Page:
Anybody who has been to Mali would tell you that you do not come here for its food. Unlike, say, Vietnam (a country that had also been colonized by the French), this landlocked nation has no robust food culture to speak of. But as the introduction of this book posits, it does not have to be this way. It has magnificent potentials to develop a foodscape that can elevate it on the same league as its neighbor Senegal. Its agricultural products are at par with those of any developing, or even developed, country around the world. There are many food items found in Mali that can put this country of more than 15 million people on the gastronomical map.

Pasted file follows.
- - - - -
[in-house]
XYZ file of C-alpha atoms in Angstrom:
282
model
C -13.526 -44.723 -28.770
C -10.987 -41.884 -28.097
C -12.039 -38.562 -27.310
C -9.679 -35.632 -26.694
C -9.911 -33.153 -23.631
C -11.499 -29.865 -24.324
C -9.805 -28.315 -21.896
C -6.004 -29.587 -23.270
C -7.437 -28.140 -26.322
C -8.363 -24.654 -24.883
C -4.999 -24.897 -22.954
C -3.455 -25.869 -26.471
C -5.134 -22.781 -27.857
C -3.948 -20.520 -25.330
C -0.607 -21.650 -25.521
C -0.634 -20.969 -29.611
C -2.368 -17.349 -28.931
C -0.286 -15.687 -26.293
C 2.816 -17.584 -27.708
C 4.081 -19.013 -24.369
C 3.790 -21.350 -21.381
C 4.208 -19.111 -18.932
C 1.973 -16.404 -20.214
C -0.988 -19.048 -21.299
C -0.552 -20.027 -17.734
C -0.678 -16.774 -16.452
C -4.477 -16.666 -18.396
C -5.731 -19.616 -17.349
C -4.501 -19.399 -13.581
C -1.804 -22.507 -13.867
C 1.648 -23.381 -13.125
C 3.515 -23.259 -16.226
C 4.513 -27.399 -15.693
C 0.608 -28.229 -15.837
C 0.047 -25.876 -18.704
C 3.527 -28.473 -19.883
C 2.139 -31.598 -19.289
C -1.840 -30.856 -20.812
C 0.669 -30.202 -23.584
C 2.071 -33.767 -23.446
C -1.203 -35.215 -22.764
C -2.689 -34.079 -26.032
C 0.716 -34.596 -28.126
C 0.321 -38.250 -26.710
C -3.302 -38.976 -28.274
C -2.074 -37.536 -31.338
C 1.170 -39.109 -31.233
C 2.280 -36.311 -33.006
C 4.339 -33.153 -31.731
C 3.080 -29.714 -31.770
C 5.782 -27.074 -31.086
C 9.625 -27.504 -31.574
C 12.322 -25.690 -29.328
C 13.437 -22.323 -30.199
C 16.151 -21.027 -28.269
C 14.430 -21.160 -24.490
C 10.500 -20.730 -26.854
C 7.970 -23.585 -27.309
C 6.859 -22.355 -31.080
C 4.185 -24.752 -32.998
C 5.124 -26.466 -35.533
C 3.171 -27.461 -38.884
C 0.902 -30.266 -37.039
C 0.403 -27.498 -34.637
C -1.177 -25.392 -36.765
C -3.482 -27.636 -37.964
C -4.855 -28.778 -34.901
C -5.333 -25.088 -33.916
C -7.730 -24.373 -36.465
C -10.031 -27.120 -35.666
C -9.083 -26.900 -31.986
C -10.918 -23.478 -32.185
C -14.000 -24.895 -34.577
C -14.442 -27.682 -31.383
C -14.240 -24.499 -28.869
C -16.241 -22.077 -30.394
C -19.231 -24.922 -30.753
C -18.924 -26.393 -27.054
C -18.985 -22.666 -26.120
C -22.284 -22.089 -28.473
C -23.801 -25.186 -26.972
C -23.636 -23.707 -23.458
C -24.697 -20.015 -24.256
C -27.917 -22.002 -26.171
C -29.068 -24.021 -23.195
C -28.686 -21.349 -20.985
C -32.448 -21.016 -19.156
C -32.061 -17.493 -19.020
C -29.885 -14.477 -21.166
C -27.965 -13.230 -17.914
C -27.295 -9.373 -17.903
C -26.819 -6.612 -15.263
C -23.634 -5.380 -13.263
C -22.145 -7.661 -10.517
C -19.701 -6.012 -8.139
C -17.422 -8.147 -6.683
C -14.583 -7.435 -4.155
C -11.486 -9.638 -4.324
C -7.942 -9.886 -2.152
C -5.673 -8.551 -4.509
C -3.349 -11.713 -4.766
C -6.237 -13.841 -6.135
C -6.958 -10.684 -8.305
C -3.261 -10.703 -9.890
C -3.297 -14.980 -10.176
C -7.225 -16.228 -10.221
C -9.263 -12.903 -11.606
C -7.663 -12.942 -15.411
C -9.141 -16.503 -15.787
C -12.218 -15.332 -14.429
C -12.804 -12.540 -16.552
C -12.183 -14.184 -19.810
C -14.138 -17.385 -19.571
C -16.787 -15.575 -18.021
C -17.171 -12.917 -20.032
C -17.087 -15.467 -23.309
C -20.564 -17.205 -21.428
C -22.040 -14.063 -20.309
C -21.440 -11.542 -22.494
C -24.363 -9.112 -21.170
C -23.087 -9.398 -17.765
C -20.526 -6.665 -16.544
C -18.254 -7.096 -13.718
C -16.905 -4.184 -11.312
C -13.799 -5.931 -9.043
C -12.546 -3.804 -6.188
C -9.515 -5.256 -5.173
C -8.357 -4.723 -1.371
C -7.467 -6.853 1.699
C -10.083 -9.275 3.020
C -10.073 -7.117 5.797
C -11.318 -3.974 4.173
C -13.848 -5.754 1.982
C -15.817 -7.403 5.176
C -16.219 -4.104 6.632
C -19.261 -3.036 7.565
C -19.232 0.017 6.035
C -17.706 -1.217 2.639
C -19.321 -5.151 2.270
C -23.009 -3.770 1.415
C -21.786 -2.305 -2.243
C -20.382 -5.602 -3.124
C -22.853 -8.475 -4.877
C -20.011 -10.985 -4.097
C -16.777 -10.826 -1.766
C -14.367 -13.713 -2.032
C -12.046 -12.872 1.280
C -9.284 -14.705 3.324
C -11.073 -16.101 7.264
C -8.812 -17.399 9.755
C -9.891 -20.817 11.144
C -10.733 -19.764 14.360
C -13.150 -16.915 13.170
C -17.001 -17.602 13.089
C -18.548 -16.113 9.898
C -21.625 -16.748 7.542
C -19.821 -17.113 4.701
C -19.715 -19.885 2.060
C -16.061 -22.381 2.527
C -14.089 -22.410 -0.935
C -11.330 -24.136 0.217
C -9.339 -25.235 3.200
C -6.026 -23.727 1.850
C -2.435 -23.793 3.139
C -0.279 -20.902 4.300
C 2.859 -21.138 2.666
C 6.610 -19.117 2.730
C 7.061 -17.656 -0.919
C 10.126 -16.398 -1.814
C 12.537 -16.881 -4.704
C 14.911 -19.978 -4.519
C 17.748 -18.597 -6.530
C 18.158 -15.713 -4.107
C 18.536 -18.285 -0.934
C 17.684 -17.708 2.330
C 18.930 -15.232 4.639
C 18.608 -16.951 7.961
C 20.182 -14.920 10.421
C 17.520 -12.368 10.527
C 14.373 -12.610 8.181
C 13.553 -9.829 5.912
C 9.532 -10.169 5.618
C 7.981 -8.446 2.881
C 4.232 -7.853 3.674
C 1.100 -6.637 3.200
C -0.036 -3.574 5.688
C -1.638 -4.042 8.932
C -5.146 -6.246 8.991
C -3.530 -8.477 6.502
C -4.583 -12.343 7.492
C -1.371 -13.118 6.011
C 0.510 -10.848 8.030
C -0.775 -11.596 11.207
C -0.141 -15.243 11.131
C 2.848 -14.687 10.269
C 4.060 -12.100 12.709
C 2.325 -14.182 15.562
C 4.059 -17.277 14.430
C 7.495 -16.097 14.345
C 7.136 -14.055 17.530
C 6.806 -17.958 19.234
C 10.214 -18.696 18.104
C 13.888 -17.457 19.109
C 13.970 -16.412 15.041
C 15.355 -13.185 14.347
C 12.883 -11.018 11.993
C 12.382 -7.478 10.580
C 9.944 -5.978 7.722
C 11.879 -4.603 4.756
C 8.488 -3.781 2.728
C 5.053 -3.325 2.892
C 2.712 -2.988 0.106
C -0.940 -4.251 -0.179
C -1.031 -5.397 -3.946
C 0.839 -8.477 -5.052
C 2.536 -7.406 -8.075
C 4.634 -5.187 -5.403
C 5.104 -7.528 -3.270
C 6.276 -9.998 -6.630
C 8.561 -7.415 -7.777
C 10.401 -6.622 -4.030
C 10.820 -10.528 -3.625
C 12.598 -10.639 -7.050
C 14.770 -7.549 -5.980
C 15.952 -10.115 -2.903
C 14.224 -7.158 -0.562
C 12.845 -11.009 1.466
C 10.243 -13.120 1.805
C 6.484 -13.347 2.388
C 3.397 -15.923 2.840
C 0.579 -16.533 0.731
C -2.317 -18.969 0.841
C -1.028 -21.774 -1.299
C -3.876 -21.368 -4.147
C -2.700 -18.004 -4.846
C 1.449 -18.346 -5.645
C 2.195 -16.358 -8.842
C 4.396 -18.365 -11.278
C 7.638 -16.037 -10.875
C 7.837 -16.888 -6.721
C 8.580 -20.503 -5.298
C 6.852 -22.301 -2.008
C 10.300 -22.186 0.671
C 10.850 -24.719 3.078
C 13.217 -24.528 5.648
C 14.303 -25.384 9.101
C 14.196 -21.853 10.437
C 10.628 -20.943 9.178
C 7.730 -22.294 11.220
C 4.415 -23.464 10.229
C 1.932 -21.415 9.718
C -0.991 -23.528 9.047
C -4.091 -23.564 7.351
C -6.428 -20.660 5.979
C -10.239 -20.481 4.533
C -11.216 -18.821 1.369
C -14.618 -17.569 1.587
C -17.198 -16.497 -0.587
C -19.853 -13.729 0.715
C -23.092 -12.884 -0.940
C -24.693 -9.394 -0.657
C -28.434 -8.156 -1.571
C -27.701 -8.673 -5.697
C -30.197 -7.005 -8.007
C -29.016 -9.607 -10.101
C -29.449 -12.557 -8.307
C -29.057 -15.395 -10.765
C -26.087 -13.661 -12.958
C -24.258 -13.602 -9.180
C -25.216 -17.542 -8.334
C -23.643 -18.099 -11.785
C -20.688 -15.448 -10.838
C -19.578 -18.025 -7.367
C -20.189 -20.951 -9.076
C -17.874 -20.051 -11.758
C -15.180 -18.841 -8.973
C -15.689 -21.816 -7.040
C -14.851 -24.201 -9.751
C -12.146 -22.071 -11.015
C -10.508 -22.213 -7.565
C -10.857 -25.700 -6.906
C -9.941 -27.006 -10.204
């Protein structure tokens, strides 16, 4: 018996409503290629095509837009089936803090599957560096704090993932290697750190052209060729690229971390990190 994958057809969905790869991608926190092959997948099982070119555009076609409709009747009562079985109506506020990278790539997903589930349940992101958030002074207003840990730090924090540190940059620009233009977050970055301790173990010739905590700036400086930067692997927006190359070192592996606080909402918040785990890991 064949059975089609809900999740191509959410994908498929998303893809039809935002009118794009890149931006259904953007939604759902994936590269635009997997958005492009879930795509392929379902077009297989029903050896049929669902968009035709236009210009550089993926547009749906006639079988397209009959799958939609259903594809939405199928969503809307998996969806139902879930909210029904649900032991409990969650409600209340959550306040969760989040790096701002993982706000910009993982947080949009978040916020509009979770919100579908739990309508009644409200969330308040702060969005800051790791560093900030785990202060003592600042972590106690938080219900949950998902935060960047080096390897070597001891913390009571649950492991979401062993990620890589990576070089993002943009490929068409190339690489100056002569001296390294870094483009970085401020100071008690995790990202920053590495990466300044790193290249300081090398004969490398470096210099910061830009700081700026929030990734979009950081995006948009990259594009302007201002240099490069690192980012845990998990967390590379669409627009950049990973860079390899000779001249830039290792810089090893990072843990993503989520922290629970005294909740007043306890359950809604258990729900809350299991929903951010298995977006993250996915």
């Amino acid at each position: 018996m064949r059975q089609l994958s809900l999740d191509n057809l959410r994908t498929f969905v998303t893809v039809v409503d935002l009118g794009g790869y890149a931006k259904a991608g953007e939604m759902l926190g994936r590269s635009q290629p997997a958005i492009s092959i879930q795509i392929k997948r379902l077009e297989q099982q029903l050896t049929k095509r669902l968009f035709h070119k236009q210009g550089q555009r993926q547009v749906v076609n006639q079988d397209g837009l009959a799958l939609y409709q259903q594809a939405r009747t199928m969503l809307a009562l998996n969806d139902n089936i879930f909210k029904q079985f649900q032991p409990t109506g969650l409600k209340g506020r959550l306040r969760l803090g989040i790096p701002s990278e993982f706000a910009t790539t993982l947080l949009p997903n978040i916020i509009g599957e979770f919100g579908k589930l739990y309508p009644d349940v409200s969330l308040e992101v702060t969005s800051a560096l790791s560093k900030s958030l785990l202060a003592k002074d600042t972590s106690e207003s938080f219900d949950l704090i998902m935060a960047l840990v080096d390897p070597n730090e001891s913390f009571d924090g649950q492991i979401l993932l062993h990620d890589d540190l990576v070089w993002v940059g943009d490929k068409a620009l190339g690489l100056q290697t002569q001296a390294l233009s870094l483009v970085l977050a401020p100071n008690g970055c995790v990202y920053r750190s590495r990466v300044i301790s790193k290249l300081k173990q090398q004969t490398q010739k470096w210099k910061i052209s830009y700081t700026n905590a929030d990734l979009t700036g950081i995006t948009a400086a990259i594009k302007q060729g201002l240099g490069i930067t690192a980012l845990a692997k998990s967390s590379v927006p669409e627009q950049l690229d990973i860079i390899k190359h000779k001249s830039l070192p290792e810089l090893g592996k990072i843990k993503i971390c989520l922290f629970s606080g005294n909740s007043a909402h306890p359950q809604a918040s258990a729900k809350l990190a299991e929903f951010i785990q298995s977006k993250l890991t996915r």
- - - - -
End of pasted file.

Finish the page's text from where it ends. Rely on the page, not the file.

One such item is the soumbala (or sumbala), a condiment used widely across the country. Rich in proteins and a variety of dietary minerals, this is comparable to the miso paste that Asia, particularly Japan, regularly uses in their cooking. It has that pungent smell. Its taste reminds one of a very mild fish sauce. They come in balls or patties, and adding salt ensures their quality and facilitates a longer storage life. When used creatively in cooking, the dish can be rewarding for its lusciousness and nutritional elements. This particular dish substantiates this claim.
 
Let us get cooking.